Prof. Clive Oppenheimer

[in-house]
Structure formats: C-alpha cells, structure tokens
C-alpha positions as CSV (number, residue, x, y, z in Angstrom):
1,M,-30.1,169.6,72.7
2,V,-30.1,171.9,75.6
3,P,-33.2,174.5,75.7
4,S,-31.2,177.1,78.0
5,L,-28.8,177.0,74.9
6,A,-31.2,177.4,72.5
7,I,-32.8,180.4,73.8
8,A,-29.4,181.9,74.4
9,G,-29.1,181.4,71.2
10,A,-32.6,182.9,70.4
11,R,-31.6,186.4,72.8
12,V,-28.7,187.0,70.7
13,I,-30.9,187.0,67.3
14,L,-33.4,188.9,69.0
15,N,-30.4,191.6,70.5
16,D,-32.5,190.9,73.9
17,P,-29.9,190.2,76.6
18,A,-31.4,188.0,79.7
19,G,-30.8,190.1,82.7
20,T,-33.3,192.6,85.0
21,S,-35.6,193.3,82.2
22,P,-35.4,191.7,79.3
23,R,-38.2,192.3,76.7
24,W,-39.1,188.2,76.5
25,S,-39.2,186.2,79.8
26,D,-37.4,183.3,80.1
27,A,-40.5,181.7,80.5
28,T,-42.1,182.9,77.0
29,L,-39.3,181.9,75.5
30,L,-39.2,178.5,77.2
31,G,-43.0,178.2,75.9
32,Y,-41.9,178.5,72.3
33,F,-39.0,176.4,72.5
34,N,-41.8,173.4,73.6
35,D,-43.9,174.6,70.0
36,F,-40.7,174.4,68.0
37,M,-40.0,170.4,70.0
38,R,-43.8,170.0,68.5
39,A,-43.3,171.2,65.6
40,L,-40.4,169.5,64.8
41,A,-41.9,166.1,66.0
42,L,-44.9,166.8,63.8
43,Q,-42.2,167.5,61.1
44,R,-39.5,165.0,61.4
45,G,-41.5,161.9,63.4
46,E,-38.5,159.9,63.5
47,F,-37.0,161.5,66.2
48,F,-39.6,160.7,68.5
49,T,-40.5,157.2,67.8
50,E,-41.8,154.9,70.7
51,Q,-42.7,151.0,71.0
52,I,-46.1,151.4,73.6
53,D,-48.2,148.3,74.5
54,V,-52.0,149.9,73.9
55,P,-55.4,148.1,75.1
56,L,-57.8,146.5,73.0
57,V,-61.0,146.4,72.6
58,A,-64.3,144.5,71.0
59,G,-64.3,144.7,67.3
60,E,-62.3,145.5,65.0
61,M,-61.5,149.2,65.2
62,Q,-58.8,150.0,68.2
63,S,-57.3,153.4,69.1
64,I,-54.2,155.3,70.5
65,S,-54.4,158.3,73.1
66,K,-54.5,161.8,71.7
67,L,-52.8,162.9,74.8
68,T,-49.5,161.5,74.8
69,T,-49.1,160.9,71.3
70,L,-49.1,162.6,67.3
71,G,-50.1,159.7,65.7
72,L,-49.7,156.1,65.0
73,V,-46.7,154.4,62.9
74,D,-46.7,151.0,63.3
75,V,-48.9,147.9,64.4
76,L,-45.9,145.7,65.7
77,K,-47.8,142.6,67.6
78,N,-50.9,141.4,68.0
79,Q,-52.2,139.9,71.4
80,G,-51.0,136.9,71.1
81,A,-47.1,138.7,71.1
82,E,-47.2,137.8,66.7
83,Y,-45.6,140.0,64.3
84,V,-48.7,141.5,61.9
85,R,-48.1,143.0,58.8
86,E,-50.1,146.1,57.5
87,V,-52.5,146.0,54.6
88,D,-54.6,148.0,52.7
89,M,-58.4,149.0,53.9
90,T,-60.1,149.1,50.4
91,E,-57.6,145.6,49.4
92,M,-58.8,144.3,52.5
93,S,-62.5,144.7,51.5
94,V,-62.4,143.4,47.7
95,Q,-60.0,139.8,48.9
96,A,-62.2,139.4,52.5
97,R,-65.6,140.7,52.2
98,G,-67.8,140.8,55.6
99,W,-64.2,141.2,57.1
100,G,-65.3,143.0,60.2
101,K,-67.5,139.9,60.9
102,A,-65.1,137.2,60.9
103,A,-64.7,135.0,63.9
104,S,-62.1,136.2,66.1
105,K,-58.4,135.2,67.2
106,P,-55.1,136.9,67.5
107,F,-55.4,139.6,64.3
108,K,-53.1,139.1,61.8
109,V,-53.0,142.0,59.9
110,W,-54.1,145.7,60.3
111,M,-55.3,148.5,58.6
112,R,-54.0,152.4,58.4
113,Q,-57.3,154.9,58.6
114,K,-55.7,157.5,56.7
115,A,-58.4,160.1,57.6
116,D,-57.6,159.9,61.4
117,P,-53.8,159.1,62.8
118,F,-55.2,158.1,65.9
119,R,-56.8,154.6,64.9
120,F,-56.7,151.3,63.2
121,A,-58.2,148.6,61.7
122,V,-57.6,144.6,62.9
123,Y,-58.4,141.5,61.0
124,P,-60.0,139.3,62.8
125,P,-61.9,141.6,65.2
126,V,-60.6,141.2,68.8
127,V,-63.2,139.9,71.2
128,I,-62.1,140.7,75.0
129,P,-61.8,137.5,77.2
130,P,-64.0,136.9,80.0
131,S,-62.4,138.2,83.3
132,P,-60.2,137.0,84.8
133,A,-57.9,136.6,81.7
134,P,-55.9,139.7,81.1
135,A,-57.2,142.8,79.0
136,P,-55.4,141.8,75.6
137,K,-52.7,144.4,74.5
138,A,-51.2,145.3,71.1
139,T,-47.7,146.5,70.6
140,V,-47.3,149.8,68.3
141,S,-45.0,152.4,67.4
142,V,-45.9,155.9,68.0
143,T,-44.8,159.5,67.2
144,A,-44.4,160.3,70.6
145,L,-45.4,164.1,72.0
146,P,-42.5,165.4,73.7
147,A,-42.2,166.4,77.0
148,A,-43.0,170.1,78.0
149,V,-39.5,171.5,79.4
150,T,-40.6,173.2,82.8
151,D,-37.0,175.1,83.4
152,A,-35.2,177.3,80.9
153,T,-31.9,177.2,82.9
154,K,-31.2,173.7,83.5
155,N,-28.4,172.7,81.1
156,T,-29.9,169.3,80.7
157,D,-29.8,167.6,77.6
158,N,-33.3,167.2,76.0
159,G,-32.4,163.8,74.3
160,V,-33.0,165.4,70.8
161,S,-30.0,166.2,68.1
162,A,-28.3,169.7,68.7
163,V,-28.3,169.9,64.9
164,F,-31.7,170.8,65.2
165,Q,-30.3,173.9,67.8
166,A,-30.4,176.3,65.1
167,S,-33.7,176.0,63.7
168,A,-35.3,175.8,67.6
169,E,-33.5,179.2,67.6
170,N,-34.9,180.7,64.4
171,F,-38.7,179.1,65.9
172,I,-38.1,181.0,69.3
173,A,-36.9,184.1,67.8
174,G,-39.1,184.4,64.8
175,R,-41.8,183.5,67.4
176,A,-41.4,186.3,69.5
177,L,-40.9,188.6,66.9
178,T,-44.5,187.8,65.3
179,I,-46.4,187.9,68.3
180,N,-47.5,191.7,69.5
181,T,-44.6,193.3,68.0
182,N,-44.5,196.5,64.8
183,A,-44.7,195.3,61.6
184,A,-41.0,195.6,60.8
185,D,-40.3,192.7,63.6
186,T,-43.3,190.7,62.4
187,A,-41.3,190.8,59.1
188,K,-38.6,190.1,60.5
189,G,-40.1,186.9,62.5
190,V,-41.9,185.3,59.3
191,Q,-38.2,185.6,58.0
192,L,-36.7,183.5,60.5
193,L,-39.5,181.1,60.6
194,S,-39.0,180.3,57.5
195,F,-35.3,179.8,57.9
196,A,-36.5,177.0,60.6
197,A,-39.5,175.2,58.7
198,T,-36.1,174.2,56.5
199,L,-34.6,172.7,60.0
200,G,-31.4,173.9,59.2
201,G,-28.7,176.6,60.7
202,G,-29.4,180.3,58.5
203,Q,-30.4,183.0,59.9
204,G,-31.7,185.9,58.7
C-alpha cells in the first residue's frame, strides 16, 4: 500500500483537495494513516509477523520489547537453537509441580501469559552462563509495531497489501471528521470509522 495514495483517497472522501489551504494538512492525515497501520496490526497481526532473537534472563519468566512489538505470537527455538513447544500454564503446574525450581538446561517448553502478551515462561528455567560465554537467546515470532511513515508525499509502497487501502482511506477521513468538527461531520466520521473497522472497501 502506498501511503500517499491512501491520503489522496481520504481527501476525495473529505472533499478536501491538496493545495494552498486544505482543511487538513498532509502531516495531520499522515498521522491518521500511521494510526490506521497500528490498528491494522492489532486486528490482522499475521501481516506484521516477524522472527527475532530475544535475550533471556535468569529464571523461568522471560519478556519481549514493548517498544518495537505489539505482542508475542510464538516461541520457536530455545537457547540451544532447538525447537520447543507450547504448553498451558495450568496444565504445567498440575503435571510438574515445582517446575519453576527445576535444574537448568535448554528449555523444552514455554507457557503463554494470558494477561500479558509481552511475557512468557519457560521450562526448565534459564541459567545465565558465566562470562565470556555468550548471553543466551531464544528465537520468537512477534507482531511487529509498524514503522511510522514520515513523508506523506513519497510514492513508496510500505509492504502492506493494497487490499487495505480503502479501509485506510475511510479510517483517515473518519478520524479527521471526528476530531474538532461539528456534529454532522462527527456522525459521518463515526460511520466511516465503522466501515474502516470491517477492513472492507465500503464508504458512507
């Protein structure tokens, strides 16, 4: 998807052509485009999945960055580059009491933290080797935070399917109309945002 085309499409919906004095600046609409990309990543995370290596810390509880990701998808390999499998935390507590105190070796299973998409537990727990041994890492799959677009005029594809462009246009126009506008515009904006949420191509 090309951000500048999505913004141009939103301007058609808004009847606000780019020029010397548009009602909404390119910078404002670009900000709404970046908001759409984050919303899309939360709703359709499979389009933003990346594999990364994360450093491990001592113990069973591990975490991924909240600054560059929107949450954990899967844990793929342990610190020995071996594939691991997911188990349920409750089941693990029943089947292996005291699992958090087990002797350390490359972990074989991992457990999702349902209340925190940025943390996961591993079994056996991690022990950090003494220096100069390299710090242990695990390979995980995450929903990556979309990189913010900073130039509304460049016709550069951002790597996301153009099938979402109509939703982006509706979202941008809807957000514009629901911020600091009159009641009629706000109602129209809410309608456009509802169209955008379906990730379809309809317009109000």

Although significant progress has been made in estimating the contribution of volcanic activity to the atmosphere nowadays, a number of uncertainties still persist, which prevent a rigorous estimate of the strength of the volcanic source, in particular relative to those anthropogenic. Halogens, in addition to CO2 and sulphur, are climate affecting species, with potential severe impacts on tropospheric and stratospheric ozone, but their overall behaviour in magmas is poorly known. The aim of this project is first to acquire experimental data of the solubility and partitioning of halogens and sulphur between fluid and silicate melts, and to apply these to estimate the bulk content of F, Cl, Br and S of alkali rich magmas which are prominent players of volcanic degassing. The second step is to model the degassing of such ascending volatiles-bearing magmas using numerical codes in which the chemistry and physics of degassing are coupled, in order to quantify the amount and speciation of halogens and sulphur that reach the open atmosphere during volcanic eruptions. Comparison between model output and remote sensing data obtained on active volcanoes will allow to check the model performances. Then numerical simulations of mixing between the volcanic plume and the overlying atmosphere will be performed using an atmospheric chemistry model. At last, these figures will be used to evaluate, using a statistical procedure, the global average input of halogens and S to the atmosphere, considering various times scales, from a few decades up to millenia, using available constraints on the frequency of volcanic eruptions (ie, ice cores, tree rings, and geological constraints).